CEO Jim Reid-Anderson says the company "hasn't looked back" since filing for bankruptcy. When asked about consumer spending and gas prices, Reid-Anderson says he hasn't seen a fluctuation in the number of guests, even when gas prices were high, because visitors are looking for a unique experience close to home. Around 85% of visitors live within 100 miles from the theme parks, and see their visits as the "perfect day out." The rise in seasonal passes has been valuable in providing the company with earnings visibility and increasing the number of sales within the park of concessions and retail items.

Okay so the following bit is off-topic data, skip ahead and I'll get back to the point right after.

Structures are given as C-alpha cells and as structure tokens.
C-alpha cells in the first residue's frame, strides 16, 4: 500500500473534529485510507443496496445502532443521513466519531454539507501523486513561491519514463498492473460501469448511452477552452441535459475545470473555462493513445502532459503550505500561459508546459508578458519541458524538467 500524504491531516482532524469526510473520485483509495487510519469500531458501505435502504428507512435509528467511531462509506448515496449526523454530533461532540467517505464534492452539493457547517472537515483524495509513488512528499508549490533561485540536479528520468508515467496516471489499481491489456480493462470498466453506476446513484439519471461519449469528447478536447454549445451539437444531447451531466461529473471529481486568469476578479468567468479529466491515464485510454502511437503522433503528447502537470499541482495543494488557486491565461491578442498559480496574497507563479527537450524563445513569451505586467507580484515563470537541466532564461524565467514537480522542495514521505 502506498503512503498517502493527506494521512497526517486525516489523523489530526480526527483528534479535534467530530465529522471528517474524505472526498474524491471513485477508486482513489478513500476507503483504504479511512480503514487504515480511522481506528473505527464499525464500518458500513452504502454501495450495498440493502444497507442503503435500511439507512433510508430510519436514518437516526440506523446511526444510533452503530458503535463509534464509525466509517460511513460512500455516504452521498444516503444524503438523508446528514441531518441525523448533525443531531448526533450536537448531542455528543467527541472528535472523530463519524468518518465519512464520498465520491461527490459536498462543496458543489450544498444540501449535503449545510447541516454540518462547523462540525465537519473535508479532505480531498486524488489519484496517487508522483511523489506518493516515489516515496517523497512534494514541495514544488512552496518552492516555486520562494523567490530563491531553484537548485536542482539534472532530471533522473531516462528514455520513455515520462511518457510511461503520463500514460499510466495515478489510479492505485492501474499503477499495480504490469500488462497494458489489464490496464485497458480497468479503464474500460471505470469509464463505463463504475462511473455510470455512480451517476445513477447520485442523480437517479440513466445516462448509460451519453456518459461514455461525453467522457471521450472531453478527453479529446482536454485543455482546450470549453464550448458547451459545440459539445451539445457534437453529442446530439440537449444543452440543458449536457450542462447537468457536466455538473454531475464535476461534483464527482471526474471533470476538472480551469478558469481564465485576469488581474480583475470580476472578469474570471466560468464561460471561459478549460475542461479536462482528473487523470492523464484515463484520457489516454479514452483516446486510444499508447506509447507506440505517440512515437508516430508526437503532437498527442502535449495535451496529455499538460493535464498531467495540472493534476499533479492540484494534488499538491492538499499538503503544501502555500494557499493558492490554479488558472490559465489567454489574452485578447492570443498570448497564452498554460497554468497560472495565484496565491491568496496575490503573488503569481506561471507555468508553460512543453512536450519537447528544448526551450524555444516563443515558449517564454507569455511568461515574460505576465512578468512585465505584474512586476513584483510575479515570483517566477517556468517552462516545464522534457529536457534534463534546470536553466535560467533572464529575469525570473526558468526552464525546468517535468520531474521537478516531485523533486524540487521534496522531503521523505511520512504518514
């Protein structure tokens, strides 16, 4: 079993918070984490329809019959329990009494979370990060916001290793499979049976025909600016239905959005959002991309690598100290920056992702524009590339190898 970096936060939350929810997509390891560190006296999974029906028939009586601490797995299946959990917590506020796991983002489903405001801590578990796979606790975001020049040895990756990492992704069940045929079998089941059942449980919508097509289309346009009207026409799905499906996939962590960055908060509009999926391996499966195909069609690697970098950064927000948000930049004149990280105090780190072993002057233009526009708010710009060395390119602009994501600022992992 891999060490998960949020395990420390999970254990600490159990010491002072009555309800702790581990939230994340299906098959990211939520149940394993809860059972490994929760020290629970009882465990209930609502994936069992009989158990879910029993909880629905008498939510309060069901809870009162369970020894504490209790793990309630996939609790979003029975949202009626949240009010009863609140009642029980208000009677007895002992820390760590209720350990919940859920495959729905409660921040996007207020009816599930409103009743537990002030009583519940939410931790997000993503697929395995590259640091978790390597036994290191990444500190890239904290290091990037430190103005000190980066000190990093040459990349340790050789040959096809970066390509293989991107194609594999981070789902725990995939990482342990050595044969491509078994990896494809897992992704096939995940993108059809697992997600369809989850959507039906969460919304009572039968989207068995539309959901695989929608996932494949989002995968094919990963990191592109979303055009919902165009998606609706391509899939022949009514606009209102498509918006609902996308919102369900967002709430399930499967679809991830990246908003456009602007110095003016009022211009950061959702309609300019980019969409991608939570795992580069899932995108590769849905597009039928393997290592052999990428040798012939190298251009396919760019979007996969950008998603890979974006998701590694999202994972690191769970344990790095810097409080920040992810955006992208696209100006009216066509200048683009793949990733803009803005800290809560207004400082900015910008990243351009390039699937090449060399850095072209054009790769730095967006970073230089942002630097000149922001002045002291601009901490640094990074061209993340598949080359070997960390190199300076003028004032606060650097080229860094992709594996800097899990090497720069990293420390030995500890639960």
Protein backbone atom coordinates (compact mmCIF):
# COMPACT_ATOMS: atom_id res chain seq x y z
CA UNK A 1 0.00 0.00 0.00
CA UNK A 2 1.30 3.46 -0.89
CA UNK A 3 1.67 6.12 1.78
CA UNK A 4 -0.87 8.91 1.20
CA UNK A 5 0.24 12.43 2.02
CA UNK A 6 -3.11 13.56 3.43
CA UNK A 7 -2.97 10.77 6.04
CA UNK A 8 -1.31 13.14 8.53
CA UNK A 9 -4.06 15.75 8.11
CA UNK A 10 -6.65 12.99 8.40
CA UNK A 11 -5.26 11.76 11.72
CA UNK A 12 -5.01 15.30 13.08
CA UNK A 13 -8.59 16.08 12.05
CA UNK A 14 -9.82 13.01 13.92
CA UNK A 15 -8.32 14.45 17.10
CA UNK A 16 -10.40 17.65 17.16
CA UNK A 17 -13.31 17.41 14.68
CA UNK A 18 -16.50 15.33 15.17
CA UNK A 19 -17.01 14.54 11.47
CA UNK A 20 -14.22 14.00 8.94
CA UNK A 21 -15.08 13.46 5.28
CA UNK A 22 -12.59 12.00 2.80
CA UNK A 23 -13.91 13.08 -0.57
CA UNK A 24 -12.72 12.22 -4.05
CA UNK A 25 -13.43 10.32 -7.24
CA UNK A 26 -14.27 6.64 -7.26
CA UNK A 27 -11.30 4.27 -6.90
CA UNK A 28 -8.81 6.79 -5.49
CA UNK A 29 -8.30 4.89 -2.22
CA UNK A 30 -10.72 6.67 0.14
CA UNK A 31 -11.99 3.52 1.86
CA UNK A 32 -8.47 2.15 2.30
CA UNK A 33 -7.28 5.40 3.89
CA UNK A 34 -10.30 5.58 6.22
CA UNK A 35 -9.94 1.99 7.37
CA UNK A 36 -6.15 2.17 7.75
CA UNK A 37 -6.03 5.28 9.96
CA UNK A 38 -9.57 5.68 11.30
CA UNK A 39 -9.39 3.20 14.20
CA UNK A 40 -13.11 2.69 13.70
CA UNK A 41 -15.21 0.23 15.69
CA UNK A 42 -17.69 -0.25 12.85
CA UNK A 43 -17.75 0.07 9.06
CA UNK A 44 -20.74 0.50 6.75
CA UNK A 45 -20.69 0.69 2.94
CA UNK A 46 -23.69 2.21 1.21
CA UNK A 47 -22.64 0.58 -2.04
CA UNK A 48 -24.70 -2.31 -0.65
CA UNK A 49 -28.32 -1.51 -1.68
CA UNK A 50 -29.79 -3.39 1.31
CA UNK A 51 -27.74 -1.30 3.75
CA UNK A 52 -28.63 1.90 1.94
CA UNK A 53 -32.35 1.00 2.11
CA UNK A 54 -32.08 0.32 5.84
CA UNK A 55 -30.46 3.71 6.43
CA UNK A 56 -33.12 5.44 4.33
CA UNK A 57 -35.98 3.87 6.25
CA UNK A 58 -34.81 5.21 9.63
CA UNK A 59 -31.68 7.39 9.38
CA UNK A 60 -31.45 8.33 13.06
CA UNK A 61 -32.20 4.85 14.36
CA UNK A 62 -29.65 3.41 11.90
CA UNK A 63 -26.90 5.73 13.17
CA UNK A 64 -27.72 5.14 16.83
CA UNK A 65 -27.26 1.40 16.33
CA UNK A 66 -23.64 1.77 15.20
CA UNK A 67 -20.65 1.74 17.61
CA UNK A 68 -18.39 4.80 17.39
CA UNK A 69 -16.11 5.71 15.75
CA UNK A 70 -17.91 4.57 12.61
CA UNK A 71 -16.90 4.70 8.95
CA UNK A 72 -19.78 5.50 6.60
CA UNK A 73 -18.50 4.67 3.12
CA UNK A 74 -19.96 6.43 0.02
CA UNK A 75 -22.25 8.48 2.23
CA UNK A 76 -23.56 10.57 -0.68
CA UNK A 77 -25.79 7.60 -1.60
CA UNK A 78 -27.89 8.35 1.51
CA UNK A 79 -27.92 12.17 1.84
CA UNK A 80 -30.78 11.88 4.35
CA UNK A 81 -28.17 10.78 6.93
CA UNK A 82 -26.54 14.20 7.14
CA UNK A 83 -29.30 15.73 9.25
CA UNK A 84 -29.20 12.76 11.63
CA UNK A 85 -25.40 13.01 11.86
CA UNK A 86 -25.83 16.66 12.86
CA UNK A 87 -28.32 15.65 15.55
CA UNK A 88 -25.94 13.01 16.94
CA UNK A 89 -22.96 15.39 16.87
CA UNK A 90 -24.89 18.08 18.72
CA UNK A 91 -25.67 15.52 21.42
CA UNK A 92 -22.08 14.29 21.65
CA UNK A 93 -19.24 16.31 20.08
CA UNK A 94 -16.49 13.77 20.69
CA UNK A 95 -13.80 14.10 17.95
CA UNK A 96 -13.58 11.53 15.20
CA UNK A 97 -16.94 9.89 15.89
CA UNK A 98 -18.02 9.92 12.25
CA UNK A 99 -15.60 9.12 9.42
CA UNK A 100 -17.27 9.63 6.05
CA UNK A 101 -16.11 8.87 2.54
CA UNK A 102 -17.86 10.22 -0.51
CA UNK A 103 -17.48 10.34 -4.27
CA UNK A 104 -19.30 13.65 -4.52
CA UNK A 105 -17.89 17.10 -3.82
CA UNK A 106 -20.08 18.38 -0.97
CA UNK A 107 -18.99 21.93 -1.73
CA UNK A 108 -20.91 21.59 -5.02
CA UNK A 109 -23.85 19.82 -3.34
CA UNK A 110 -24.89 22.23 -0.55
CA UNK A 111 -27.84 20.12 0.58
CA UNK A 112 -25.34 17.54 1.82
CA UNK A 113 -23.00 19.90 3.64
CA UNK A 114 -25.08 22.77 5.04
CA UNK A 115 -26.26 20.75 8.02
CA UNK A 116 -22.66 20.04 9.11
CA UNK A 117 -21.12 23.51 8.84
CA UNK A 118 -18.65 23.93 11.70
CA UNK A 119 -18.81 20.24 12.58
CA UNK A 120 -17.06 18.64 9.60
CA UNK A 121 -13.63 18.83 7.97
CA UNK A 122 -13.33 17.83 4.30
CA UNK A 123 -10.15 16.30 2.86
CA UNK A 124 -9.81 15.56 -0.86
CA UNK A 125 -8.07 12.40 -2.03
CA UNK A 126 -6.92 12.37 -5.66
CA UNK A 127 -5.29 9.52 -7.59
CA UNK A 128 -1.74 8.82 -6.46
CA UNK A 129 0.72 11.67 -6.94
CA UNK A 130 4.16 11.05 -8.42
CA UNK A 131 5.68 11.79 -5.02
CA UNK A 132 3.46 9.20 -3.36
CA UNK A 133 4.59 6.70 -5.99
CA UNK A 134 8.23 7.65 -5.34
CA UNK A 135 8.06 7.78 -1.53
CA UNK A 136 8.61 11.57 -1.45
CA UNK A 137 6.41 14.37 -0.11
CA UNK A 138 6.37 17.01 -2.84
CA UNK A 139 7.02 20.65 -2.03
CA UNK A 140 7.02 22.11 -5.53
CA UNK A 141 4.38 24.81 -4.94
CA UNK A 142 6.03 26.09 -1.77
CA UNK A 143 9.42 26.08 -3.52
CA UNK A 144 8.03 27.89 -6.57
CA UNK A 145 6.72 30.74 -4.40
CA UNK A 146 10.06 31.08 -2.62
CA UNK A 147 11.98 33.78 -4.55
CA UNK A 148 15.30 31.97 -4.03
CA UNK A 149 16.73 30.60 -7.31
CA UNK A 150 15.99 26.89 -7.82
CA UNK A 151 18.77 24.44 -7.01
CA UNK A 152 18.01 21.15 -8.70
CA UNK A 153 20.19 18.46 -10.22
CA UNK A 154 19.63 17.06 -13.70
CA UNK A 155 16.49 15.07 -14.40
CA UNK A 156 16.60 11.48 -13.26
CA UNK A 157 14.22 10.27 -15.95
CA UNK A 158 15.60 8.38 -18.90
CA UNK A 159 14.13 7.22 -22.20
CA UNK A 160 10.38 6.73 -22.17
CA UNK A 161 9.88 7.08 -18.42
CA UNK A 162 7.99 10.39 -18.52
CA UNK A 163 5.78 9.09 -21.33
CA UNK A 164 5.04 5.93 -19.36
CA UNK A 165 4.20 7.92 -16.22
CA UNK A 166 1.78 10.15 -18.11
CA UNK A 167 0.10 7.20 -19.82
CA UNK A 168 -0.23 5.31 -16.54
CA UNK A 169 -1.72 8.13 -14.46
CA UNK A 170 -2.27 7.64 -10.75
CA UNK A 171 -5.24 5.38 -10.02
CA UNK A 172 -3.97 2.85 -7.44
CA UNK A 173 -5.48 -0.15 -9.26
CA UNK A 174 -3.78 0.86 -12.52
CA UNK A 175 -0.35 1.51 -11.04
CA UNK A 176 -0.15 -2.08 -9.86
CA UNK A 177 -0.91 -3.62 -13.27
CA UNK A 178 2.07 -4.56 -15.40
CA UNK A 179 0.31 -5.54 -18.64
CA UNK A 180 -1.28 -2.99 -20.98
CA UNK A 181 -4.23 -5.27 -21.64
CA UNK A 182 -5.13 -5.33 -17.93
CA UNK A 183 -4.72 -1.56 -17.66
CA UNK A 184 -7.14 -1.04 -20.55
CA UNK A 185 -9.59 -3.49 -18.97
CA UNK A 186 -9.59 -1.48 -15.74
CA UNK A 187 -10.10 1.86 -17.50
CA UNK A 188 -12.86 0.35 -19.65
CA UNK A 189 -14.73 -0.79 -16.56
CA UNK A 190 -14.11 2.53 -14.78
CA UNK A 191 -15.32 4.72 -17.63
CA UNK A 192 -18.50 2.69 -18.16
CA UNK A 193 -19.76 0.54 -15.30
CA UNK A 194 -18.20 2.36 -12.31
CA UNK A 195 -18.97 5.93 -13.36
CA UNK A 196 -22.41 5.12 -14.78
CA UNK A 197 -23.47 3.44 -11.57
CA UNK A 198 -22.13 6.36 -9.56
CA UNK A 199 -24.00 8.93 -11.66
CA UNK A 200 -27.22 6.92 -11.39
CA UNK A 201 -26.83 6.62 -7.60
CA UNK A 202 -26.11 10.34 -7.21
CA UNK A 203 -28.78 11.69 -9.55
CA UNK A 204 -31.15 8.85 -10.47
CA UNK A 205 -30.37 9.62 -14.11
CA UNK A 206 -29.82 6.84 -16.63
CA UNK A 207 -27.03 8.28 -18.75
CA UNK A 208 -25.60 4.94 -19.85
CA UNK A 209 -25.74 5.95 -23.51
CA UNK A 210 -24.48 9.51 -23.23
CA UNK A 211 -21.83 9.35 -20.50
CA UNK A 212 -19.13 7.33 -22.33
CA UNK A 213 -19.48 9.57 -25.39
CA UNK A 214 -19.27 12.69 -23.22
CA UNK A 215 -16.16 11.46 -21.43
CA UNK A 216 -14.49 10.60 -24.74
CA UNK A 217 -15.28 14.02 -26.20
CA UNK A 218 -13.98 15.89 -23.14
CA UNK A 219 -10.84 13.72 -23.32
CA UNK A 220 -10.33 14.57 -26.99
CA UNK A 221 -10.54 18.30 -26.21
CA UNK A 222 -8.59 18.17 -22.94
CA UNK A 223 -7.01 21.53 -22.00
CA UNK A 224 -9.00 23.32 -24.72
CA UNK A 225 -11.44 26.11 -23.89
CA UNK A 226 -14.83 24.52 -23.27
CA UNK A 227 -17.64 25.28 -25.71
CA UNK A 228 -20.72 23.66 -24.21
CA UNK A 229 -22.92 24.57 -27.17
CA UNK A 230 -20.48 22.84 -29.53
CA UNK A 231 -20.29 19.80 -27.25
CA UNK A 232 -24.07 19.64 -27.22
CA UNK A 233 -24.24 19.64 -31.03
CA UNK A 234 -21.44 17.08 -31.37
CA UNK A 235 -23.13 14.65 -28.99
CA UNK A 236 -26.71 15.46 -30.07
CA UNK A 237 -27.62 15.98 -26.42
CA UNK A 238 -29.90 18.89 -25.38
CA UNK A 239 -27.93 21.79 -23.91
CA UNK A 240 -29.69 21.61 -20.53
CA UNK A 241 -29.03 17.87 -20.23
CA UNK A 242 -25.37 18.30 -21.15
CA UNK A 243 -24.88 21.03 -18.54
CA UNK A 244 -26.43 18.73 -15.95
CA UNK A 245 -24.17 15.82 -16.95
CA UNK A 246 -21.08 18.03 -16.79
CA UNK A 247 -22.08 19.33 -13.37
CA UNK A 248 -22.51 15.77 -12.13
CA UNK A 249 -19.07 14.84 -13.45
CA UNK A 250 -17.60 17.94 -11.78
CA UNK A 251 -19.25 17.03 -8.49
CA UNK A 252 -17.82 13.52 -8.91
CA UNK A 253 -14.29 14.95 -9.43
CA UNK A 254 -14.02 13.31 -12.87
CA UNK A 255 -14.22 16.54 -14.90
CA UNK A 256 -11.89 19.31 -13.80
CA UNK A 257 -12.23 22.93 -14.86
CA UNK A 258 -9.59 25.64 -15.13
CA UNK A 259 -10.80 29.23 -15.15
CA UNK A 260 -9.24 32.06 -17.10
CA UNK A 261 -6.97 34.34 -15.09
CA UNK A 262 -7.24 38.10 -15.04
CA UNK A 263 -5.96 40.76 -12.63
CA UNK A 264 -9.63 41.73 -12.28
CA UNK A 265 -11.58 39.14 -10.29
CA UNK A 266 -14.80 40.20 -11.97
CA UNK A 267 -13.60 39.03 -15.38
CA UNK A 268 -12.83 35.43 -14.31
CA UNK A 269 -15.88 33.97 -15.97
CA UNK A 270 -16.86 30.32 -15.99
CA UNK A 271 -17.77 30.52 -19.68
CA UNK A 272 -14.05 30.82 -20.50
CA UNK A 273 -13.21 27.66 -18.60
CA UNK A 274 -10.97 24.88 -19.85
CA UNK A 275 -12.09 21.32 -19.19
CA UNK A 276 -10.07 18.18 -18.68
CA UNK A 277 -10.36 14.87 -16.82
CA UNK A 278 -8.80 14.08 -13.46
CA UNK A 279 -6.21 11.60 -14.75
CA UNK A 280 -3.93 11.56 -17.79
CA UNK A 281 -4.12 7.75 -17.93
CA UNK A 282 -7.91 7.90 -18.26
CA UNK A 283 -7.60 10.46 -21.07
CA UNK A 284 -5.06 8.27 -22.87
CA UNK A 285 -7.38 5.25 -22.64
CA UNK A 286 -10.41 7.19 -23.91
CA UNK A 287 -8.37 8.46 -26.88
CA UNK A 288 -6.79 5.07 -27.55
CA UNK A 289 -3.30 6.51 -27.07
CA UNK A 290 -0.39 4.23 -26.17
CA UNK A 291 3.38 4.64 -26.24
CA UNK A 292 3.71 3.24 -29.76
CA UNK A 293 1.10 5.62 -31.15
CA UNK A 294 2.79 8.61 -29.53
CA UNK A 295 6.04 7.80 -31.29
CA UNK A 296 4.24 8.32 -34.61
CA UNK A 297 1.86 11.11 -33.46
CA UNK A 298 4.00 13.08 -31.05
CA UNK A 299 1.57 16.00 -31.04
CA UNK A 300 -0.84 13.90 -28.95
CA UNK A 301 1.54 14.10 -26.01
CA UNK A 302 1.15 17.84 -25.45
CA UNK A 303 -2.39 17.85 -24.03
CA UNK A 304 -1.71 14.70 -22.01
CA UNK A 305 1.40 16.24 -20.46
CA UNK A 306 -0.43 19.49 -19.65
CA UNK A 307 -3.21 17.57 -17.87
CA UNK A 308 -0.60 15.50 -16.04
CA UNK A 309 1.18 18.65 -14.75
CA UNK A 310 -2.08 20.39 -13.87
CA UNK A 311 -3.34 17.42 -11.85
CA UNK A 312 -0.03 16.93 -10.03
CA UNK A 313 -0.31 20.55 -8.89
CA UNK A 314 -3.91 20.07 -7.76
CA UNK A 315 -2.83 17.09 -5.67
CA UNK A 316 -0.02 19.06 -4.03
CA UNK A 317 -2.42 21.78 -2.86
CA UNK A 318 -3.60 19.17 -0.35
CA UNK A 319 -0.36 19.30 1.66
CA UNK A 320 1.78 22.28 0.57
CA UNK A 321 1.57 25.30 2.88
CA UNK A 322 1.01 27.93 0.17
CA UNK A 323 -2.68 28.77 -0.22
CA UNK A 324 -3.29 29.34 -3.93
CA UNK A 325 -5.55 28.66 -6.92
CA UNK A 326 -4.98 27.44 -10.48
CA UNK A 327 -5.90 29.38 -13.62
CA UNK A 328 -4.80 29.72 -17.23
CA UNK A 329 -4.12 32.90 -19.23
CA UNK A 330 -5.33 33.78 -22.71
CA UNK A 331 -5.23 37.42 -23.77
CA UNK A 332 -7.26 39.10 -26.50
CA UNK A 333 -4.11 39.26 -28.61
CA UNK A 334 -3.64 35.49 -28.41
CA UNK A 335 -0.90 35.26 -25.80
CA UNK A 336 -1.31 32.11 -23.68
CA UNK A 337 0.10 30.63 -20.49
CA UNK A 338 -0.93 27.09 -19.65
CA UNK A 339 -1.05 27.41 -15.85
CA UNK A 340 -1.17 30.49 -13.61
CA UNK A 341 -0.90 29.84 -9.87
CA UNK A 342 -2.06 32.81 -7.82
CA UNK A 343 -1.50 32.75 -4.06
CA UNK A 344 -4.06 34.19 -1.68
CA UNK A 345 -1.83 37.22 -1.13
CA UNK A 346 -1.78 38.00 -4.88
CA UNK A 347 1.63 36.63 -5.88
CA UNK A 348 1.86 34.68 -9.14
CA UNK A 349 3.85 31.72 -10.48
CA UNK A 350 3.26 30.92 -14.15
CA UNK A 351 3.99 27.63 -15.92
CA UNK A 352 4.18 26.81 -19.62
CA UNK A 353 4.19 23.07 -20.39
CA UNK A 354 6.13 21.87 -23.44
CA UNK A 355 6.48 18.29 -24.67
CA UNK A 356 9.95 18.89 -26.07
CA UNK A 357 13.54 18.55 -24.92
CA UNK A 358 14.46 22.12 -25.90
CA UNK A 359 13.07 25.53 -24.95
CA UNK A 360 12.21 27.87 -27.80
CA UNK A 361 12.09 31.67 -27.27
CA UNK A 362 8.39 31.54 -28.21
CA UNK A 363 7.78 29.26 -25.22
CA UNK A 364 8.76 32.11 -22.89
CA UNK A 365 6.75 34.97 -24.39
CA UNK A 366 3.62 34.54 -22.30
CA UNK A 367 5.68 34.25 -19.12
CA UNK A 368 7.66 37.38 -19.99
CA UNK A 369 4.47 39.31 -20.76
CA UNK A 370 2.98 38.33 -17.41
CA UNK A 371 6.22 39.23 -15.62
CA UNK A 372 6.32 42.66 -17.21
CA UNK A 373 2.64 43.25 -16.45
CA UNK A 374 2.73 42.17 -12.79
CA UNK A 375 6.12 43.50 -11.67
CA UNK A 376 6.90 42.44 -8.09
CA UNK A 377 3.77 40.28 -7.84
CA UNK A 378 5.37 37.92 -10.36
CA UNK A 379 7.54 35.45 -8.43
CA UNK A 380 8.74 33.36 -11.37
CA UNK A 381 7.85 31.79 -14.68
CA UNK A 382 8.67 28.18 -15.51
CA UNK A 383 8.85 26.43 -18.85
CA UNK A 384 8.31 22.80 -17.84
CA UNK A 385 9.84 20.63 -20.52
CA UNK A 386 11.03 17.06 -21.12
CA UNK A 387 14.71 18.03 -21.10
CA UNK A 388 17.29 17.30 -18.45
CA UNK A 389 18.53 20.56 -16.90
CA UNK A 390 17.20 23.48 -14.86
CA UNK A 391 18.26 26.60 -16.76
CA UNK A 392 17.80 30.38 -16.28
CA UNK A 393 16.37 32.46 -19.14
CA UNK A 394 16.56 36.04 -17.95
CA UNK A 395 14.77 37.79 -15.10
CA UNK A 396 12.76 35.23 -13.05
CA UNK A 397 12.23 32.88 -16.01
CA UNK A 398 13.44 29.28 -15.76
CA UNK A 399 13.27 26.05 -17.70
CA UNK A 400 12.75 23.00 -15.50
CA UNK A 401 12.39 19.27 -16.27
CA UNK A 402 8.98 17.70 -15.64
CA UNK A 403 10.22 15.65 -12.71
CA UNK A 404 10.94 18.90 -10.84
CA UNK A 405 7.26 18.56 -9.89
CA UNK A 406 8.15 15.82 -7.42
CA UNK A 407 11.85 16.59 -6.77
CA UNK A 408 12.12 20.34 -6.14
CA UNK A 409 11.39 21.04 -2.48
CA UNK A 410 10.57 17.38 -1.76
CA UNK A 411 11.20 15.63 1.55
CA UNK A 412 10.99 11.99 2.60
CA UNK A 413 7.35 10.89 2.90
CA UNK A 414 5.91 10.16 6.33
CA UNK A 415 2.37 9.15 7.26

The company owns 40% of Dick Clark Productions, and Reid-Anderson indicated the company might spin-off or sell this non-core asset. The company generates $4 in cash per share, and the CEO says the intention is to give a good amount of that back to shareholders.
Cramer is bullish on Six Flags.